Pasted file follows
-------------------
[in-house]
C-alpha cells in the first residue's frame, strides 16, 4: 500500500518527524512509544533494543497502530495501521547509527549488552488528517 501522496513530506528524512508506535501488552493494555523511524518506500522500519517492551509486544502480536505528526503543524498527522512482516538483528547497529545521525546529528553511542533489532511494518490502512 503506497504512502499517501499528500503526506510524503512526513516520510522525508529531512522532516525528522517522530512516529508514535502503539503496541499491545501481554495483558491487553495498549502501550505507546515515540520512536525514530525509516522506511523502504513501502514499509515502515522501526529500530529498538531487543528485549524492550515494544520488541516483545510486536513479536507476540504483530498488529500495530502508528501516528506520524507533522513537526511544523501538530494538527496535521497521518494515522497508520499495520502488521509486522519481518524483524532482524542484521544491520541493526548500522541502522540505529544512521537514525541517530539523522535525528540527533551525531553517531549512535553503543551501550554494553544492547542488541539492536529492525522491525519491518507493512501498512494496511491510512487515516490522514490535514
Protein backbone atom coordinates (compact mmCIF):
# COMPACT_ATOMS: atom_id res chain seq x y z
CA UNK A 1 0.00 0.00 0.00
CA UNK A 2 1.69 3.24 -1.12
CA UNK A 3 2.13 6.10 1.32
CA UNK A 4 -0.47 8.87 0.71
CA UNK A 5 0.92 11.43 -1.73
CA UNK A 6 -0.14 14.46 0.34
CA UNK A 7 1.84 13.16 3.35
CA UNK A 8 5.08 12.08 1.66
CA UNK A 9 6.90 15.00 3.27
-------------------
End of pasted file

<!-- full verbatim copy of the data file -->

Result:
[in-house]
C-alpha cells in the first residue's frame, strides 16, 4: 500500500518527524512509544533494543497502530495501521547509527549488552488528517 501522496513530506528524512508506535501488552493494555523511524518506500522500519517492551509486544502480536505528526503543524498527522512482516538483528547497529545521525546529528553511542533489532511494518490502512 503506497504512502499517501499528500503526506510524503512526513516520510522525508529531512522532516525528522517522530512516529508514535502503539503496541499491545501481554495483558491487553495498549502501550505507546515515540520512536525514530525509516522506511523502504513501502514499509515502515522501526529500530529498538531487543528485549524492550515494544520488541516483545510486536513479536507476540504483530498488529500495530502508528501516528506520524507533522513537526511544523501538530494538527496535521497521518494515522497508520499495520502488521509486522519481518524483524532482524542484521544491520541493526548500522541502522540505529544512521537514525541517530539523522535525528540527533551525531553517531549512535553503543551501550554494553544492547542488541539492536529492525522491525519491518507493512501498512494496511491510512487515516490522514490535514
Protein backbone atom coordinates (compact mmCIF):
# COMPACT_ATOMS: atom_id res chain seq x y z
CA UNK A 1 0.00 0.00 0.00
CA UNK A 2 1.69 3.24 -1.12
CA UNK A 3 2.13 6.10 1.32
CA UNK A 4 -0.47 8.87 0.71
CA UNK A 5 0.92 11.43 -1.73
CA UNK A 6 -0.14 14.46 0.34
CA UNK A 7 1.84 13.16 3.35
CA UNK A 8 5.08 12.08 1.66
CA UNK A 9 6.90 15.00 3.27